Illegal fisherman and the Mexican criminal cartels target the totoaba just to export its swim bladder for sale on the black market in China and Hong Kong for unsubstantiated medicinal properties. There it can fetch more than $20,000 per kilo. Due to this high street value, the totoaba bladder is frequently referred to as "aquatic cocaine" and is the only reason these animals are being killed.

Sea Shepherd Conservation Society

"We never found as many dead totoaba in one net," said Captain Layolle, who was on hand to witness their destruction by the Federal Agency of the Environmental Protection after the carcasses were handed over to the Mexican government organization. "It was heartbreaking and disgusting to see so many animals die to feed the Chinese demand for swim bladders. The trafficking of their swim bladder is destroying the entire ecosystem of the Gulf of California."

"The illegal fishing activity has never been so dramatic here in the Gulf of California," Captain Layolle continued. "We have been witnessing poacher's activity day and night. High season for totoaba poaching is now hitting hard. It is having a huge impact on the biodiversity of this place; this is our last chance to save the species from extinction. But it seems that human ignorance and greed won't stop."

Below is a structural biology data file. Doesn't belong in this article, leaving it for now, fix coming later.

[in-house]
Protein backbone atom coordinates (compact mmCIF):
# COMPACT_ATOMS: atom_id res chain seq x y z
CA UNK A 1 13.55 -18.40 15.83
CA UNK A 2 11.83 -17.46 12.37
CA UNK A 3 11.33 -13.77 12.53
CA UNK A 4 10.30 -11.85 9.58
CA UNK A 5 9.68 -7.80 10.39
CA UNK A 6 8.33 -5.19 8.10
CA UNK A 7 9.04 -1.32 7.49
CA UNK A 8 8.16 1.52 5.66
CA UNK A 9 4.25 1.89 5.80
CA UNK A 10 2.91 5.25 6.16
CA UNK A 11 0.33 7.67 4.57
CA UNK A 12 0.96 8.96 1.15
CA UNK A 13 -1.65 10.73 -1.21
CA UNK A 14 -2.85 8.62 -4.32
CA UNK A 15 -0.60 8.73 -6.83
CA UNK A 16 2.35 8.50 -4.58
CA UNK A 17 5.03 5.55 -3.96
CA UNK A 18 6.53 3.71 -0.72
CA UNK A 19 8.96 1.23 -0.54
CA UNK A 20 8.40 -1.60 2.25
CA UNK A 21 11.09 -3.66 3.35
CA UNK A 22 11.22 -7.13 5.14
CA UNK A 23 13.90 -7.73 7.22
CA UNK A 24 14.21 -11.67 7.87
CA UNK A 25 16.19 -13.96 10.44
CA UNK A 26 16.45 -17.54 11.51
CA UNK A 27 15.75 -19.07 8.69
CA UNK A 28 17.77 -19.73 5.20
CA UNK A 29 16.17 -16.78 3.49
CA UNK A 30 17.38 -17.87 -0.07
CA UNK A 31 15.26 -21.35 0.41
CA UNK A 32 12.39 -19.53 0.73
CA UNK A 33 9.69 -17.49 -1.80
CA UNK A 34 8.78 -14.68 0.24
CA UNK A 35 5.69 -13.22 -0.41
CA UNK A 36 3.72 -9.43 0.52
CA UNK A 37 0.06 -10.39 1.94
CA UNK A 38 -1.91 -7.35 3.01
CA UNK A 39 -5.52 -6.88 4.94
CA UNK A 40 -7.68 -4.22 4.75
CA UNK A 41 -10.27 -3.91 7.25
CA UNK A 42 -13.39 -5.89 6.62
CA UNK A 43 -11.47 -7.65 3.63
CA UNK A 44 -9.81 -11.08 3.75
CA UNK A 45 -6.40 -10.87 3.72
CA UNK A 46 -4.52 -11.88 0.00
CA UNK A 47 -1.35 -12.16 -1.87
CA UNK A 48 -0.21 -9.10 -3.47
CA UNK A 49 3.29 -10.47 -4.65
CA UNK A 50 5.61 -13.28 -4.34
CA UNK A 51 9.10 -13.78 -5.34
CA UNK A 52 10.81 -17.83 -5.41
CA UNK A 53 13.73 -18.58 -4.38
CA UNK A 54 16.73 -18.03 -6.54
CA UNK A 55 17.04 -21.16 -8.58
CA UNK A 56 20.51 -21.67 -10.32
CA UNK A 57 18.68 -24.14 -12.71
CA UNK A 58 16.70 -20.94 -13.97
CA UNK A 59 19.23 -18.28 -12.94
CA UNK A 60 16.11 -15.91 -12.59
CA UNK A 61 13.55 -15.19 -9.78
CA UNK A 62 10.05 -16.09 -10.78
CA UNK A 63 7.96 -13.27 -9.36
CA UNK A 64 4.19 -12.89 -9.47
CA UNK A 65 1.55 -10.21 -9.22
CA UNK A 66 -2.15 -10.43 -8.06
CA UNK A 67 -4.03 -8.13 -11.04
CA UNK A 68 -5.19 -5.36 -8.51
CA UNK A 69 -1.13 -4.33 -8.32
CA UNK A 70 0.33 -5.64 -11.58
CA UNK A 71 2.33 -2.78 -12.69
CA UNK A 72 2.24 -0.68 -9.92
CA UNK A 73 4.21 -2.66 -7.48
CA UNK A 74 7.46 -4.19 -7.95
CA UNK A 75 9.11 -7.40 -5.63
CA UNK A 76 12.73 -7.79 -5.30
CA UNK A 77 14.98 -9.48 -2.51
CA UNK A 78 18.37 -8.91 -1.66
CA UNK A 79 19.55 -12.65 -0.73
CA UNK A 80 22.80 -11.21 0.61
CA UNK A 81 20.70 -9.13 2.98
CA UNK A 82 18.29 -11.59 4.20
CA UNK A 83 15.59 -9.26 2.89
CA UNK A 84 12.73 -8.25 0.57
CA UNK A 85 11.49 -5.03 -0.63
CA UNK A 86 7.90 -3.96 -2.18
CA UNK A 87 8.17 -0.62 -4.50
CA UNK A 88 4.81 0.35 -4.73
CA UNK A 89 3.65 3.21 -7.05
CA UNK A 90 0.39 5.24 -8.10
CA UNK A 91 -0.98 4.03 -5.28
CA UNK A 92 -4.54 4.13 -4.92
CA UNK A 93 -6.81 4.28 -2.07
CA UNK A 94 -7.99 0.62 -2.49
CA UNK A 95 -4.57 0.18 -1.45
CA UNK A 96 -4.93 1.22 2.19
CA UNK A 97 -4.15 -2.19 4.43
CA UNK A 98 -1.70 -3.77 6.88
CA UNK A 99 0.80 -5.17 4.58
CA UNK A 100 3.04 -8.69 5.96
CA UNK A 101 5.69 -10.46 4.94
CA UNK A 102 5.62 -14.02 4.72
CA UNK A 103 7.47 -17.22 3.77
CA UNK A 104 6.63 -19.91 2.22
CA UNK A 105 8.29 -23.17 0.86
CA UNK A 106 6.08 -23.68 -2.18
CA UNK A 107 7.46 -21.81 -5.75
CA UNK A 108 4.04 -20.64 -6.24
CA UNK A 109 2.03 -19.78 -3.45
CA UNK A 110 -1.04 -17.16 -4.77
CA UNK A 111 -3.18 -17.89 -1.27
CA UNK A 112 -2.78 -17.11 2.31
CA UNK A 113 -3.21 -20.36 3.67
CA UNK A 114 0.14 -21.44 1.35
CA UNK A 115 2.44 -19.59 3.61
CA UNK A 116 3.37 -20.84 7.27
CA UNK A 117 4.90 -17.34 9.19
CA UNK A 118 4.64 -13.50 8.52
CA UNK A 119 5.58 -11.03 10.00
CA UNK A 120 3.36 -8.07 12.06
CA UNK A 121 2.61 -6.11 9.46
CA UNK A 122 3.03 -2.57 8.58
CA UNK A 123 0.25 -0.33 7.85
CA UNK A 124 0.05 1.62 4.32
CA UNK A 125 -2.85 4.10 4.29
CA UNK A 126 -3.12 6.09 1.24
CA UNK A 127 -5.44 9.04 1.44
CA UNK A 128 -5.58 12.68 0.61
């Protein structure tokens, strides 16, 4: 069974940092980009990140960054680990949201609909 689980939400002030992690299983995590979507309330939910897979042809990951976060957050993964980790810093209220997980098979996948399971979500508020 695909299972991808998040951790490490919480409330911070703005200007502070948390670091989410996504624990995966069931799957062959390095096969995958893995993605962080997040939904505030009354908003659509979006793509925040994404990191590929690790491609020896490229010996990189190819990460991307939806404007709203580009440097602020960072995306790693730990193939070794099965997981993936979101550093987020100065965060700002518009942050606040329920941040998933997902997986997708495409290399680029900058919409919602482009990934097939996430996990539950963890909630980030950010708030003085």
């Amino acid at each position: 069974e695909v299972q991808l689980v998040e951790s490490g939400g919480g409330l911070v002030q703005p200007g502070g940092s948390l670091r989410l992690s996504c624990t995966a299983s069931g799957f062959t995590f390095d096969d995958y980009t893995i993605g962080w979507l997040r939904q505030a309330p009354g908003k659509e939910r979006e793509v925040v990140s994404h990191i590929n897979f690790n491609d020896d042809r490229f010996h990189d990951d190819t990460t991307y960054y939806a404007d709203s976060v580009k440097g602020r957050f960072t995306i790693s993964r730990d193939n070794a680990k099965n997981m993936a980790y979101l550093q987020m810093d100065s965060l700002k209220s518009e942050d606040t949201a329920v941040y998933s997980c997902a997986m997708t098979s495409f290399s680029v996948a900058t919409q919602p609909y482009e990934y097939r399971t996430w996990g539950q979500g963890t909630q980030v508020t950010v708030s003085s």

Sea Shepherd Conservation Society

Sea Shepherd founder Captain Paul Watson added: "We are on the threshold of the doorways to extermination of many marine species. If we lose the vaquita, what next? Sea Shepherd needs all the help we can get to prevent the extinction of the world's smallest and most endangered porpoise."

Show Comments ()

EcoWatch Daily Newsletter

Sponsored
Climate
U.S. Army member helps clear debris from Tyndall Air Force Base following Hurricane Michael. U.S. Army

Pentagon: Climate Change is Real and a 'National Security Issue'

The Pentagon released a Congressionally mandated report (pdf) that warns flooding, drought and wildfires and other effects of climate change puts U.S. military bases at risk.

The 22-page analysis states plainly: "The effects of a changing climate are a national security issue with potential impacts to Department of Defense (DoD or the Department) missions, operational plans, and installations."